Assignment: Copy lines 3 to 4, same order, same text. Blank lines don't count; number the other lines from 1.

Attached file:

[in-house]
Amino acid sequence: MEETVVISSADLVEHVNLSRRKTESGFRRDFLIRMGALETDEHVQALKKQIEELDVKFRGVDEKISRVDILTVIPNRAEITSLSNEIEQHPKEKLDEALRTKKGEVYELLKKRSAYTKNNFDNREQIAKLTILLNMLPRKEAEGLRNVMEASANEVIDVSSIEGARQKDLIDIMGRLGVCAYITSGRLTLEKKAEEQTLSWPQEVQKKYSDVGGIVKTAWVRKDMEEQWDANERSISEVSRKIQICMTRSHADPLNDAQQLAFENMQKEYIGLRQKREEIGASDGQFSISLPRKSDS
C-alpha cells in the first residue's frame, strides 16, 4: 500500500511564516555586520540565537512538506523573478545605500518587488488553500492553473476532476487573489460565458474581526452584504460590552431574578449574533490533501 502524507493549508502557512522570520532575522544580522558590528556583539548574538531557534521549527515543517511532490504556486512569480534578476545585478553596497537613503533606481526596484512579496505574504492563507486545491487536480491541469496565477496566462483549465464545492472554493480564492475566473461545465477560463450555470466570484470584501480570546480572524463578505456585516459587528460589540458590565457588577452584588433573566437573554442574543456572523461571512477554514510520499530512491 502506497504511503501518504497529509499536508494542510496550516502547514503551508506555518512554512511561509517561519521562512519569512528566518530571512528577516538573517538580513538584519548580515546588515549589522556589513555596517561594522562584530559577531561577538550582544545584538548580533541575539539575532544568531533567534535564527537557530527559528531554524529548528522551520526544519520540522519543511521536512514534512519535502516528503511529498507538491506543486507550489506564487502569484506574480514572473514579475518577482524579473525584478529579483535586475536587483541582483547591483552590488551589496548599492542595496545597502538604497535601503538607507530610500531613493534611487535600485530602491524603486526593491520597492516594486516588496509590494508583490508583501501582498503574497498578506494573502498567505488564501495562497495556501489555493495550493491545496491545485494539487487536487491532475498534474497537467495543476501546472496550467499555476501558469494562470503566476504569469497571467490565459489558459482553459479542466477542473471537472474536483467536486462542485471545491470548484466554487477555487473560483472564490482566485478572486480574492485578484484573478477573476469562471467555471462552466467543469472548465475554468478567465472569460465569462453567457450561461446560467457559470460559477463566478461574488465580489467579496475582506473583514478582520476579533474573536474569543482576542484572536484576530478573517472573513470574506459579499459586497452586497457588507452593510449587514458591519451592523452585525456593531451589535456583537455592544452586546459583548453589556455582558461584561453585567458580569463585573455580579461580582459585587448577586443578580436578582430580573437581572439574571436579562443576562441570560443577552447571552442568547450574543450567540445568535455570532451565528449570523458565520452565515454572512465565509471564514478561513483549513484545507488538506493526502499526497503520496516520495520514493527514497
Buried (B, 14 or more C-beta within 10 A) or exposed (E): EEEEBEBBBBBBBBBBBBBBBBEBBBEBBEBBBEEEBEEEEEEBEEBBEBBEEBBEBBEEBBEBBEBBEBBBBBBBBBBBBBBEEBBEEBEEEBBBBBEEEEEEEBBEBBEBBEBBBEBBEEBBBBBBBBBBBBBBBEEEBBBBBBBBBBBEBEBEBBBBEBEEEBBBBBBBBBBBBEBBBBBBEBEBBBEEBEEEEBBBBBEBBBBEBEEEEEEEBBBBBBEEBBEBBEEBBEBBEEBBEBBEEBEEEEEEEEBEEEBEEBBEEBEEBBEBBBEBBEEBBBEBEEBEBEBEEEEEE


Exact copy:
C-alpha cells in the first residue's frame, strides 16, 4: 500500500511564516555586520540565537512538506523573478545605500518587488488553500492553473476532476487573489460565458474581526452584504460590552431574578449574533490533501 502524507493549508502557512522570520532575522544580522558590528556583539548574538531557534521549527515543517511532490504556486512569480534578476545585478553596497537613503533606481526596484512579496505574504492563507486545491487536480491541469496565477496566462483549465464545492472554493480564492475566473461545465477560463450555470466570484470584501480570546480572524463578505456585516459587528460589540458590565457588577452584588433573566437573554442574543456572523461571512477554514510520499530512491 502506497504511503501518504497529509499536508494542510496550516502547514503551508506555518512554512511561509517561519521562512519569512528566518530571512528577516538573517538580513538584519548580515546588515549589522556589513555596517561594522562584530559577531561577538550582544545584538548580533541575539539575532544568531533567534535564527537557530527559528531554524529548528522551520526544519520540522519543511521536512514534512519535502516528503511529498507538491506543486507550489506564487502569484506574480514572473514579475518577482524579473525584478529579483535586475536587483541582483547591483552590488551589496548599492542595496545597502538604497535601503538607507530610500531613493534611487535600485530602491524603486526593491520597492516594486516588496509590494508583490508583501501582498503574497498578506494573502498567505488564501495562497495556501489555493495550493491545496491545485494539487487536487491532475498534474497537467495543476501546472496550467499555476501558469494562470503566476504569469497571467490565459489558459482553459479542466477542473471537472474536483467536486462542485471545491470548484466554487477555487473560483472564490482566485478572486480574492485578484484573478477573476469562471467555471462552466467543469472548465475554468478567465472569460465569462453567457450561461446560467457559470460559477463566478461574488465580489467579496475582506473583514478582520476579533474573536474569543482576542484572536484576530478573517472573513470574506459579499459586497452586497457588507452593510449587514458591519451592523452585525456593531451589535456583537455592544452586546459583548453589556455582558461584561453585567458580569463585573455580579461580582459585587448577586443578580436578582430580573437581572439574571436579562443576562441570560443577552447571552442568547450574543450567540445568535455570532451565528449570523458565520452565515454572512465565509471564514478561513483549513484545507488538506493526502499526497503520496516520495520514493527514497
Buried (B, 14 or more C-beta within 10 A) or exposed (E): EEEEBEBBBBBBBBBBBBBBBBEBBBEBBEBBBEEEBEEEEEEBEEBBEBBEEBBEBBEEBBEBBEBBEBBBBBBBBBBBBBBEEBBEEBEEEBBBBBEEEEEEEBBEBBEBBEBBBEBBEEBBBBBBBBBBBBBBBEEEBBBBBBBBBBBEBEBEBBBBEBEEEBBBBBBBBBBBBEBBBBBBEBEBBBEEBEEEEBBBBBEBBBBEBEEEEEEEBBBBBBEEBBEBBEEBBEBBEEBBEBBEEBEEEEEEEEBEEEBEEBBEEBEEBBEBBBEBBEEBBBEBEEBEBEBEEEEEE